purely local concern”, the artist became aware of the extreme frailty of public and private property on our island, he hired a truck, took all his furniture and belongings to his studio, put them on the floor faceup, and grattaged them on a huge paper. Along the border to the paper, he also grattaged a strong rope that functioned as a frame but that also “tied” all his things together. This work, titled The Pursuit of Happiness (2009) is a lifesize still-life, actually a vanitas, where the artist’s most beloved and precious objects take the place of his likeness —those things that reveal and contain and expose his personality— thus becoming a symbolic self-portrait. The still life and the self-portrait merge to denounce the political power of the US Congress upon the bodies and the property of all Puerto Ricans on the island. In order to keep his belongings secure, the artist decided to store them in a work of art that will always be his, also by force of another federal act: the Copyright Law. It bears noting that Roche’s preference for the selfportrait and the still life have much to do with his view of the world and the subject-object-world relationship, as I have proposed in previous essays and comments1. In fact, the present exhibition at the Point of Contact Gallery is almost completely focused to the selfportrait. DISTANT SHORES, 2014 Mix Media On Paper 84” x 84”
Why this emphasis in the depiction of the self in Roche’s work throughout his career? From the start, Roche has used the self-portrait to question his dasein, his manner of being there in the world. Wielding a highly political stand indispensable to fully understand his métier, he has explored how Puerto Rico’s political situation has in many ways perverted our individual and collective life. Being a deeply religious person, the presence of the divine is also a determinant of many of his images, with strong reference to well-known Christian iconography, restated from the point of view of his political persuasion. God’s absence or inexistence is a constant question in many of the blue works, as a desperate call for a solution to the destruction of the island’s habitat, population and future, always insisting on the fact that there is nothing we can call ours. The self, as presented in the self-portraits, is a suffering subject, made of stains and splinters, in turmoil, a face we have to make out from parts that seem not to come together in a single, restful image. In the first series of works from 2014 placed on the east wall of the main gallery at Point of Contact —The Achitect, Rest, Illuminated, Kingdomless, The Barge, The Stairs, The Wish, Still Breathing, and Memory—, the artists conveys what can be described as a loss of the face: the blue stain with of haphazard details is given form by superimposing splinters of balsa wood: those splinters mark the eyes, the mouth, the nose, the jaw, the forehead, as it were necessary to retrieve all facial features that have lost their shape, as if the face had
needed an archaeological process to fill in the blanks of a face that has lost its distinctive human features. The splinters themselves seem like debris, as if the wood had been shredded by an explosion. Some of the images bear a symbolic form on the forehead: a wooden triangle, a barge, a rose, a wooden square, as if the mind could still have thoughts that can only be represented by material shapes also made of splinters. There is irony implicit in a shapeless face that can only retrieve some of its features because of these splinters, as if the explosion could give the subject its face back, but made of what has stuck upon the face and masked it in wood. The fact that this is balsa wood, soft and fragile, used for making architectural models, points to the ultimate fragility of The Face as a site of identity and selfhood. Whatever is left of the mind after this reiterated state of perpetual explosion that seems to hit the artist-as-subject once and again has the relentless effect of obliterating any hope for a wholesome self. Memory, shown as a rose made of balsa wood and pasted to the artist’s forehead, is, more than ever, an ephemeral flower destined to whither and die. It is important to stress that this is a series of self-portraits where, once and again, we see the face because it is modeled by splinters, a face that keeps changing under repeated abuse by forces unknown and only visible by their distorting effects on the face. In a series, as László Moholy-Nagy reminds us2 , all its members share a narrative, a form, or a development, and this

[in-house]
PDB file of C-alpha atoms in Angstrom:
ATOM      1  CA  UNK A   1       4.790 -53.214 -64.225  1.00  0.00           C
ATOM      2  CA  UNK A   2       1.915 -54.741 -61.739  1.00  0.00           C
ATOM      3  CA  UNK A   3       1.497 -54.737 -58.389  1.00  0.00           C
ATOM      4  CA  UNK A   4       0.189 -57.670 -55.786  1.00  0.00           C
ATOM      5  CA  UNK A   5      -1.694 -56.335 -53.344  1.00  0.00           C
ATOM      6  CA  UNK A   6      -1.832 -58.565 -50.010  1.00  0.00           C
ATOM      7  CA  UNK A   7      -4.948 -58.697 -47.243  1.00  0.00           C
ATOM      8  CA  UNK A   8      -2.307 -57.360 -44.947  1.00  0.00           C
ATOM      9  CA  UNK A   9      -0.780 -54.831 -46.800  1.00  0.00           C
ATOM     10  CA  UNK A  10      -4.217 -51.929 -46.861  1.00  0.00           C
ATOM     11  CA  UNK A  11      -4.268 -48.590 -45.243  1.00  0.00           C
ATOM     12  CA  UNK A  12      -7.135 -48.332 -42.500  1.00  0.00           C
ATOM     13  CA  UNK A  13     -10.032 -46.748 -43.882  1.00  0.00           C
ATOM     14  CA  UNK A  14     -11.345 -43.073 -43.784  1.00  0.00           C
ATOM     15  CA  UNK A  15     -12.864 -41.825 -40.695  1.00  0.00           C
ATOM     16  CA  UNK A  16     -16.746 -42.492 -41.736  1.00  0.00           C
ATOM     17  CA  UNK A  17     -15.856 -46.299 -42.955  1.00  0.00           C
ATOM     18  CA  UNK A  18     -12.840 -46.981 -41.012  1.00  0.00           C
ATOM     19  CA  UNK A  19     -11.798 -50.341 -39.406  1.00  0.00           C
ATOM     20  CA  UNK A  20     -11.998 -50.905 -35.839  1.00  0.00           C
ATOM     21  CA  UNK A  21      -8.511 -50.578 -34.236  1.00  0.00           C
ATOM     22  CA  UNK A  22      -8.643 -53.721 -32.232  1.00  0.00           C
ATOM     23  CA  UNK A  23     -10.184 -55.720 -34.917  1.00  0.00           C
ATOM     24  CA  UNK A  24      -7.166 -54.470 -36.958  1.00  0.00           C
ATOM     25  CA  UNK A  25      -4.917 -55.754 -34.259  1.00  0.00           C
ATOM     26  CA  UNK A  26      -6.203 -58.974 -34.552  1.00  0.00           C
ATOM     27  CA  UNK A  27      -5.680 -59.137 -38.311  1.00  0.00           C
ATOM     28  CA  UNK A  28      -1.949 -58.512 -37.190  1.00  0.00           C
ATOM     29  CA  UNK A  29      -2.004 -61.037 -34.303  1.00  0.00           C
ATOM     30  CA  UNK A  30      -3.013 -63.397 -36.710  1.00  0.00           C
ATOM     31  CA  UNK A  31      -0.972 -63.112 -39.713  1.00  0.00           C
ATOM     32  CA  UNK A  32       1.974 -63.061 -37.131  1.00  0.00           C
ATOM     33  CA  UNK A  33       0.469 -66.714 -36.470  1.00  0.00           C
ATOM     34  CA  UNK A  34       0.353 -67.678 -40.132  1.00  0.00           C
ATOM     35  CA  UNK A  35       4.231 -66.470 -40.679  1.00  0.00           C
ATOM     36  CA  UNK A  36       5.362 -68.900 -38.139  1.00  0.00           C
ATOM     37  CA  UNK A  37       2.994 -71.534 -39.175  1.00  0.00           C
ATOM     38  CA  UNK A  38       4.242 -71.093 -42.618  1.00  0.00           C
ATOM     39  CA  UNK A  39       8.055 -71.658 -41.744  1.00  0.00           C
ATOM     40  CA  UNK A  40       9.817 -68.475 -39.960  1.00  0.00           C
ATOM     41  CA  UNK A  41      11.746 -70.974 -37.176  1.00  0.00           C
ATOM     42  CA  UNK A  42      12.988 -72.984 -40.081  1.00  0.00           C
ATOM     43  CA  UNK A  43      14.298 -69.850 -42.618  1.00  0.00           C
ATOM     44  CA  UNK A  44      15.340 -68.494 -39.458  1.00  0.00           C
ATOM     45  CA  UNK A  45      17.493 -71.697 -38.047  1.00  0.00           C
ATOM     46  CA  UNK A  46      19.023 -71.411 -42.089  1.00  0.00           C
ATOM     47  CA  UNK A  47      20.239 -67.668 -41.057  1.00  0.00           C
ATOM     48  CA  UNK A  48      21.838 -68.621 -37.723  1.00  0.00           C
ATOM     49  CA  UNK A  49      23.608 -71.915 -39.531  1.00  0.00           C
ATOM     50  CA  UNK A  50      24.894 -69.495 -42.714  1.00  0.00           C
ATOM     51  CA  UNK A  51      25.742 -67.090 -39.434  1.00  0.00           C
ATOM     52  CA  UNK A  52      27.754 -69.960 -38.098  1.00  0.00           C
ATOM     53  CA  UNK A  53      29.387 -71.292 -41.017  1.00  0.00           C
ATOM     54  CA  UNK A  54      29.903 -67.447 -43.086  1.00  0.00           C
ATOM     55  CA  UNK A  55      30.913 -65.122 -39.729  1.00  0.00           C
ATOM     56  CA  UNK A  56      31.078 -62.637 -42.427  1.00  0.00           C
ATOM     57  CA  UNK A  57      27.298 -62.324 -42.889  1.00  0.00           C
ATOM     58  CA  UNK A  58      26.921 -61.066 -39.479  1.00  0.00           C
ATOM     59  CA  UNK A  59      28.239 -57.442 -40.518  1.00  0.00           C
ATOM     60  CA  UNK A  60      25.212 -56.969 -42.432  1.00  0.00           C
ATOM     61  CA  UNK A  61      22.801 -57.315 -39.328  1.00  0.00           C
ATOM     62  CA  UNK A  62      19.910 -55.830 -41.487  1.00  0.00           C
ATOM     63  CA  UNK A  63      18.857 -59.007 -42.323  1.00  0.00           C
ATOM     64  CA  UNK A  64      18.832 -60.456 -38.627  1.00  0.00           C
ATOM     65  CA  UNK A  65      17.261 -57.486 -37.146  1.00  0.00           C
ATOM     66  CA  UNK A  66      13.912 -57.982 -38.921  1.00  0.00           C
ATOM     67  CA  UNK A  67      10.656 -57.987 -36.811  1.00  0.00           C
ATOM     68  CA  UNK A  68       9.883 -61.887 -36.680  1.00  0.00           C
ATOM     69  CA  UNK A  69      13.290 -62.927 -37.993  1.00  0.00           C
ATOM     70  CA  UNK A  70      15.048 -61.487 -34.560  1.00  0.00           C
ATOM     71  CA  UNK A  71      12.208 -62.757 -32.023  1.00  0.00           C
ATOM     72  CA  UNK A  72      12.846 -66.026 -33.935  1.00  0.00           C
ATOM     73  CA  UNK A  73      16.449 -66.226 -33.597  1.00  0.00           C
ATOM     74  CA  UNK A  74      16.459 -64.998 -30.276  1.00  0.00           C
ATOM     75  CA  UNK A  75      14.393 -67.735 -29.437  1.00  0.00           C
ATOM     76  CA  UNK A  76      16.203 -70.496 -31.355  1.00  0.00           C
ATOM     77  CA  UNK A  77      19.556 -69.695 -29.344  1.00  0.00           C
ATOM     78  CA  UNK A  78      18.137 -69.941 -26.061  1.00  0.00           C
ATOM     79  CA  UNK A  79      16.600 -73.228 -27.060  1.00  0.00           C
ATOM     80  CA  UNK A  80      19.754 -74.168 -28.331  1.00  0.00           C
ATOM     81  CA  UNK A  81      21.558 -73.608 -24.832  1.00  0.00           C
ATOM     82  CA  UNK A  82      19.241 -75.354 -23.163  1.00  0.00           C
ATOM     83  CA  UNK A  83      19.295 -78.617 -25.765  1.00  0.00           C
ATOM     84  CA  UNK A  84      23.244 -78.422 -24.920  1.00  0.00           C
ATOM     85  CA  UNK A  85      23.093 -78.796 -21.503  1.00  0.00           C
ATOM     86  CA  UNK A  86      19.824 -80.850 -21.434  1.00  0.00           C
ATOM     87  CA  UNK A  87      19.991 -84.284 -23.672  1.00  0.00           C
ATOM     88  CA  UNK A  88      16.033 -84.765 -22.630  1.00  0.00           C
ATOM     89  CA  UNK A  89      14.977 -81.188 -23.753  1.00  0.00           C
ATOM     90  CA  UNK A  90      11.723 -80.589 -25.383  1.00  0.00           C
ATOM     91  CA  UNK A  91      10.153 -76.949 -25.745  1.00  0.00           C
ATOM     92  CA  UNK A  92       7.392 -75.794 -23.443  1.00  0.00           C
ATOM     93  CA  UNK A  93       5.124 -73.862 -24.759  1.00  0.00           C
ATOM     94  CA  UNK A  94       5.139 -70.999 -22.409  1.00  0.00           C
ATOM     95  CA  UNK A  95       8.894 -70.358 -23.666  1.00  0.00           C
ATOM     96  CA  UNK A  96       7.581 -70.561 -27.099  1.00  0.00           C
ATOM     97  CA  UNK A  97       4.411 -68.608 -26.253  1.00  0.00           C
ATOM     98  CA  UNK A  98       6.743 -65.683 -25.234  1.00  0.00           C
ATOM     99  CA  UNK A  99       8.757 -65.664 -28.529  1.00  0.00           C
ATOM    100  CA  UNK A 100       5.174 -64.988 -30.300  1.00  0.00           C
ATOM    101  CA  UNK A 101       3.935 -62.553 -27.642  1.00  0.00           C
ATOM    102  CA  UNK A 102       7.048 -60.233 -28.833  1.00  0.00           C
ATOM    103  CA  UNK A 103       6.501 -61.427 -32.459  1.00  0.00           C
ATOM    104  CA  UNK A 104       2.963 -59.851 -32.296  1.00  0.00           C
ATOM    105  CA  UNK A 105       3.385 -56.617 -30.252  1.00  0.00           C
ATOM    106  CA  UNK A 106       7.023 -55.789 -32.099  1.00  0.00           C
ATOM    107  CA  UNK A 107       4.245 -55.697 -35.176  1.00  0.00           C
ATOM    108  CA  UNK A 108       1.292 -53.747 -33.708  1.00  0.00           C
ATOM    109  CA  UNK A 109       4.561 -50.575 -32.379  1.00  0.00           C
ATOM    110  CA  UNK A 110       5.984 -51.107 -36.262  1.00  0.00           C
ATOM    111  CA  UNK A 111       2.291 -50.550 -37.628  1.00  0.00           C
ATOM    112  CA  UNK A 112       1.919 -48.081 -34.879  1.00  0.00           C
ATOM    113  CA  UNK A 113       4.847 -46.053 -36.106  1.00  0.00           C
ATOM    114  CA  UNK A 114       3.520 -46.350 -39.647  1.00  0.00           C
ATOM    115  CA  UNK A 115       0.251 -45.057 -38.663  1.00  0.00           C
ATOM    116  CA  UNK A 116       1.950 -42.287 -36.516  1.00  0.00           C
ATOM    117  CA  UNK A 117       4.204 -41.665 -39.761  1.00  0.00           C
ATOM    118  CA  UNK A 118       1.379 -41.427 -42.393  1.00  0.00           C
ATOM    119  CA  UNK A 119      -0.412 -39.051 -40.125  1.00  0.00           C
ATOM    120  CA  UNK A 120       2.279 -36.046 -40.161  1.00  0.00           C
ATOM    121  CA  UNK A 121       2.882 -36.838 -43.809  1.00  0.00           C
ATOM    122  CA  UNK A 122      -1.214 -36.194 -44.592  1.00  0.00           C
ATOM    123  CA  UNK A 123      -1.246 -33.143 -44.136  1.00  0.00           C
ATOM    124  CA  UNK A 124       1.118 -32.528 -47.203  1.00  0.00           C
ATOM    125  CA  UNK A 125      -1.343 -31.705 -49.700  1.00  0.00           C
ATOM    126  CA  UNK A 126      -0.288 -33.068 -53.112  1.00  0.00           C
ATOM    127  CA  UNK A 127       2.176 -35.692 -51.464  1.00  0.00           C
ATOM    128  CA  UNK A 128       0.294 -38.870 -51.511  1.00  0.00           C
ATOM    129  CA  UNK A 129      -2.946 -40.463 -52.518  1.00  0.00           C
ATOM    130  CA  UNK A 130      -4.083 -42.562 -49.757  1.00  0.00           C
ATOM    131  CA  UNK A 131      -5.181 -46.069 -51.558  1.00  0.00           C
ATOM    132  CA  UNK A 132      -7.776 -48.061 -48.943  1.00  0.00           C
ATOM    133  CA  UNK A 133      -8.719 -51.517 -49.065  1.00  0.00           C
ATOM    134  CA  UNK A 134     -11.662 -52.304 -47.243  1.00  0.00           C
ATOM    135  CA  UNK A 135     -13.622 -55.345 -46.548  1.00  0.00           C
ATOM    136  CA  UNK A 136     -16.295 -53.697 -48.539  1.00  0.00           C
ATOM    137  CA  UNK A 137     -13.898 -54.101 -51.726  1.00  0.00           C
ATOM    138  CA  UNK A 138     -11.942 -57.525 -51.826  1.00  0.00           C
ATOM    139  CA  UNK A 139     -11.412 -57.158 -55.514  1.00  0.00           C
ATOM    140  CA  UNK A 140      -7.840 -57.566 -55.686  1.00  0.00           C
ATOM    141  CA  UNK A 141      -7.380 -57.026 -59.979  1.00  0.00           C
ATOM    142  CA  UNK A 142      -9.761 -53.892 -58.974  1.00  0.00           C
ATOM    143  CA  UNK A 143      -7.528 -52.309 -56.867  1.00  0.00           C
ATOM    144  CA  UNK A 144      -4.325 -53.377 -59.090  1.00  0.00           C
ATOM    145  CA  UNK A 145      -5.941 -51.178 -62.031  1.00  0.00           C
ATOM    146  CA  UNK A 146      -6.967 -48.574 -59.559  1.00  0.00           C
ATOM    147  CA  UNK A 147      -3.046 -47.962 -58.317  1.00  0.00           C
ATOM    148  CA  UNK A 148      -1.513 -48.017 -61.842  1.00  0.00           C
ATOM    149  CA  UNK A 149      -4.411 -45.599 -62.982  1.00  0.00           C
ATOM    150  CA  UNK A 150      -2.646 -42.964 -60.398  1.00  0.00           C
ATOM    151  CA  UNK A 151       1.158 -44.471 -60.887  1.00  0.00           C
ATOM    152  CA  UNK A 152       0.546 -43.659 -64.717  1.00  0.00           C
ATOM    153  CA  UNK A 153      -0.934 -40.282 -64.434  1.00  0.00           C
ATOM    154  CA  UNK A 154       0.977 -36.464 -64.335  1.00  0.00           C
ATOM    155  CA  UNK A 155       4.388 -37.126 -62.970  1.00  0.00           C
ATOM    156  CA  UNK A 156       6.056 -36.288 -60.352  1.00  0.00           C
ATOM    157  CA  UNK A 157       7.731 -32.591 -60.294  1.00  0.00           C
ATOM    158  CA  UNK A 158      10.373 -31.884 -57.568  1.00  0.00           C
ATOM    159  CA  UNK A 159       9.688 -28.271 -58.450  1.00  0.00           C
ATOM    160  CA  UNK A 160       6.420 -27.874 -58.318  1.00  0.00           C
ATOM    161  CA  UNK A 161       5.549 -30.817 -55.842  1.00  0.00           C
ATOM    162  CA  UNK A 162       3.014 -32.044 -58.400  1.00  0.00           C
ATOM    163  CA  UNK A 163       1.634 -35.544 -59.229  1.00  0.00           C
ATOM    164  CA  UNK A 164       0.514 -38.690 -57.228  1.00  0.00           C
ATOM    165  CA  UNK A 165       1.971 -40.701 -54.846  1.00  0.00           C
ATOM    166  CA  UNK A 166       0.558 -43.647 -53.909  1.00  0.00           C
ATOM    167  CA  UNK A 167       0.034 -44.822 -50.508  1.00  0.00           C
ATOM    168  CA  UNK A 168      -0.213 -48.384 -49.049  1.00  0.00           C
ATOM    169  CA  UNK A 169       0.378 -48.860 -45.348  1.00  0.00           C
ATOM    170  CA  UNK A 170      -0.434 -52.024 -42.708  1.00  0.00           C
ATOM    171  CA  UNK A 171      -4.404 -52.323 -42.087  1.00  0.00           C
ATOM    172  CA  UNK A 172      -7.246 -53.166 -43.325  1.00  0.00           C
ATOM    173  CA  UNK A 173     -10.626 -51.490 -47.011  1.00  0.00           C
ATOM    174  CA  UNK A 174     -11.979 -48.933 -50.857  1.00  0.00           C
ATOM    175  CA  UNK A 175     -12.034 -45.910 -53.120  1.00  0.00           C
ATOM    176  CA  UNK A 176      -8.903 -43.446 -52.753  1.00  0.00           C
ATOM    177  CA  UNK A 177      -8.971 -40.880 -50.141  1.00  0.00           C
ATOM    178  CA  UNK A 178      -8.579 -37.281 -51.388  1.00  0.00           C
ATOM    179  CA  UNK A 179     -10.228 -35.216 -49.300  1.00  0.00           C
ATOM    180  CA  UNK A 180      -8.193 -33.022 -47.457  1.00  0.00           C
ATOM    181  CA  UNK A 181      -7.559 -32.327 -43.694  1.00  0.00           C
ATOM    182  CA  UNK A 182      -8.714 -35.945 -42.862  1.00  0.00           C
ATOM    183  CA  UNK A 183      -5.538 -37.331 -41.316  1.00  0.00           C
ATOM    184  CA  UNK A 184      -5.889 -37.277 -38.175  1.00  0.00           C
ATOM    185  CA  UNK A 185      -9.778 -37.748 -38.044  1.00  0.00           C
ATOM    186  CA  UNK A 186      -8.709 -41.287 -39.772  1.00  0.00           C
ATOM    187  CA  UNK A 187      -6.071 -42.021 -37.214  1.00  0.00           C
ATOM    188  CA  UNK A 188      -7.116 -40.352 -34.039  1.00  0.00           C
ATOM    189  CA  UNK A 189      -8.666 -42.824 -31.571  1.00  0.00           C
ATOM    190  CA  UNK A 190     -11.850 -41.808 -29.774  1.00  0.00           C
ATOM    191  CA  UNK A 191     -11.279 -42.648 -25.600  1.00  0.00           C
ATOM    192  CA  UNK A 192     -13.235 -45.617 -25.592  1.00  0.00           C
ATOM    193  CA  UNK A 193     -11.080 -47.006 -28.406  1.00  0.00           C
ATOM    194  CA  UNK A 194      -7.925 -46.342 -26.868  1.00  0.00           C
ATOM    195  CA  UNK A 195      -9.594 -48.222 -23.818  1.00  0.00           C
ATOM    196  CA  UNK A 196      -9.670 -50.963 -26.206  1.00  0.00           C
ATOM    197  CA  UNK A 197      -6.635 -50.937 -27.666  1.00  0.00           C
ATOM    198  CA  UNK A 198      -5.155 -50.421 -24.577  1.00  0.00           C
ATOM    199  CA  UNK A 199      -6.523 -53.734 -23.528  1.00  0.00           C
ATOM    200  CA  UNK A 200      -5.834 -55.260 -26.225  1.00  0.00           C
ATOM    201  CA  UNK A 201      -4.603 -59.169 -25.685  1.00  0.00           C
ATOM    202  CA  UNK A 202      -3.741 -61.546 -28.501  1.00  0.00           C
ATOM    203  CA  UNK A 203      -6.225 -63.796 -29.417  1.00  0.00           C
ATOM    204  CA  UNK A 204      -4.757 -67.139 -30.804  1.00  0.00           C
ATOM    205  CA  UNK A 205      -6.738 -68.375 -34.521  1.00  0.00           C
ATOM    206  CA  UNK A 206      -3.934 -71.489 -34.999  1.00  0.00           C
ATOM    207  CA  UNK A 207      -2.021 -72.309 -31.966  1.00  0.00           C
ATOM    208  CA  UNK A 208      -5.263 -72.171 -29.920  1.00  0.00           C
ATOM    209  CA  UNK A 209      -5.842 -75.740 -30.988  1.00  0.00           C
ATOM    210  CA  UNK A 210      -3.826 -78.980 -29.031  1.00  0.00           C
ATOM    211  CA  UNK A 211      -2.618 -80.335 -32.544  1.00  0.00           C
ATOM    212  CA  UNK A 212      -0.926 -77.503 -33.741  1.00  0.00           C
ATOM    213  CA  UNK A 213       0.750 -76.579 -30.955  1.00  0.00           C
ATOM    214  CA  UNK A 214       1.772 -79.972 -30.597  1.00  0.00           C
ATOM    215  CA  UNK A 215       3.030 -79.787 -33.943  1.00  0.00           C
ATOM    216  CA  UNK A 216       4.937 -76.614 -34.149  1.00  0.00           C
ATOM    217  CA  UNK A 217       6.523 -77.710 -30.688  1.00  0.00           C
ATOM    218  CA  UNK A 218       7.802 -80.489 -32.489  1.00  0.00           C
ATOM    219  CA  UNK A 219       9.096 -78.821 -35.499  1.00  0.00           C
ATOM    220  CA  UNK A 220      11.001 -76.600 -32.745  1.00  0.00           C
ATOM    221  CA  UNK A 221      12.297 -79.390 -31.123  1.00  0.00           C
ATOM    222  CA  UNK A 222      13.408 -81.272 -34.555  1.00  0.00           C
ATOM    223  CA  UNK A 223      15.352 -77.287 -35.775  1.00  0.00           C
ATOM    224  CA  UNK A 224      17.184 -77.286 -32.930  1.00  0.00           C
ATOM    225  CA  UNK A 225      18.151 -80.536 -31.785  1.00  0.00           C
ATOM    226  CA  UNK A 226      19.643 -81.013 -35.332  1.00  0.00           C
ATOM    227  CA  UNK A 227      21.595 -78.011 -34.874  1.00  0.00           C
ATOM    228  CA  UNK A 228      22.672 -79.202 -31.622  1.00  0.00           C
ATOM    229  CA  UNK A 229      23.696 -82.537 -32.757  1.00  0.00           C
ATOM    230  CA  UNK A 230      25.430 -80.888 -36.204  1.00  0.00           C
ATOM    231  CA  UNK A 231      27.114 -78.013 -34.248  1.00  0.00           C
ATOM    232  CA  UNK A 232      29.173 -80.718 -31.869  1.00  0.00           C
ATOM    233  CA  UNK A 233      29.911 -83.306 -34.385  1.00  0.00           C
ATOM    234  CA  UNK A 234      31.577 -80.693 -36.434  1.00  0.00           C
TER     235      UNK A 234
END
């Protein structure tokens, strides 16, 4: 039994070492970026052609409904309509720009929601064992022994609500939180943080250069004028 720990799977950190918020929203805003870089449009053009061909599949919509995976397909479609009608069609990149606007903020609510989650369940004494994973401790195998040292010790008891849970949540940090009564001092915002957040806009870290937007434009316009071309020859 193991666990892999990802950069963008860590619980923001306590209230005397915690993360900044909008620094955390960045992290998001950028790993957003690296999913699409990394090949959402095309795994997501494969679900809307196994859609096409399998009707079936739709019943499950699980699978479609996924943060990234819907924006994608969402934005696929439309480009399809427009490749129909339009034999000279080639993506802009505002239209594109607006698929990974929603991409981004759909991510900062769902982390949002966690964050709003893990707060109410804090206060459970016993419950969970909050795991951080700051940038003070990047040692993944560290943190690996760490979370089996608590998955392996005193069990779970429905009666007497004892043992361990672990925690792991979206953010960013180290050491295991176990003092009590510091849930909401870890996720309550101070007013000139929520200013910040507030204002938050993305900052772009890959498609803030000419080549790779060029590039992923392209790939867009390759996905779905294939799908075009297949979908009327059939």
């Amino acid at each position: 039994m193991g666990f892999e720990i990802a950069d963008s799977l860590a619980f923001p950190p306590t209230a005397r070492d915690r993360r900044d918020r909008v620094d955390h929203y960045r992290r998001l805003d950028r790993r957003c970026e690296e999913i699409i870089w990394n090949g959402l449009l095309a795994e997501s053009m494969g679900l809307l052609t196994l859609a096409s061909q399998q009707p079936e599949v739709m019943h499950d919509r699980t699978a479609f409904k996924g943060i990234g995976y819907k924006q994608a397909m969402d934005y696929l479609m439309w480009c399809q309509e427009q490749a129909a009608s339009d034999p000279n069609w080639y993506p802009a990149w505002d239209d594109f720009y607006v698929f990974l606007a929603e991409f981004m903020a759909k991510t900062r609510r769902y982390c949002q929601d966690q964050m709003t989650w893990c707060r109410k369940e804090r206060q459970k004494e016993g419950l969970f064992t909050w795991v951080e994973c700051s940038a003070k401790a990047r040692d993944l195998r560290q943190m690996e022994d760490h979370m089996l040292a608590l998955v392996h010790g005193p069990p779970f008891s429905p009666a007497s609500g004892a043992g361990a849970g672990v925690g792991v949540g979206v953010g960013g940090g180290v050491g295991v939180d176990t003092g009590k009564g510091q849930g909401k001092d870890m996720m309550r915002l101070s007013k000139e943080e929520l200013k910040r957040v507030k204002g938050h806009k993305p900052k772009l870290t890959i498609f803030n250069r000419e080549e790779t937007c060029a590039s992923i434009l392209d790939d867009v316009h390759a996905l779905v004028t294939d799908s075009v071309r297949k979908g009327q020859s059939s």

From left to right, top to bottom: THE STAIRS, THE ARCHITECT, THE WISH, THE REST, and THE BARGE 2014 Mix Media On Paper 32” x 26”
forces the viewer to analyze each item together with the rest. A series is cumulative, inclusive, insistent on imposing a single, shared, meaning, or a meaning dependent on the contribution of each item to the whole. In this series of self-portraits, what is shared is the erasure of the face or its representation as a blue stain over which splinters recreate facial features whose gestures show pain, confusion, or, in all, the repeated abolition of the face. This series of self-portraits tries out the modes of destruction, and what is erased is much more than the face: gone is the memory of travels, home, the sacred, the stable: the self. If Roche’s blue has been from the start related to the end of time or the cosmos itself, in these recent works it specifically addresses the very own image of the artistic subject. It is Roche’s face and his style what have come under the destructive force of chaos. Defacement is the main feature of the featureless face salvaged by splinters, and the mask, made of wood, takes the place of the face, as if “style” no longer pertained to “the man”, as if what’s left is only the “style”. We are witnesses of the death of the artist, survived by destruction as a style. The works on the west and south walls of the main gallery expand on the meaning of the self-portrait to include allegorical motifs that take us back to the artistic subject. Distant shoes, The Truth by Mouth, Prometheus, and The Nail of My Cross (2014), use mythological or religious figures to portray the subject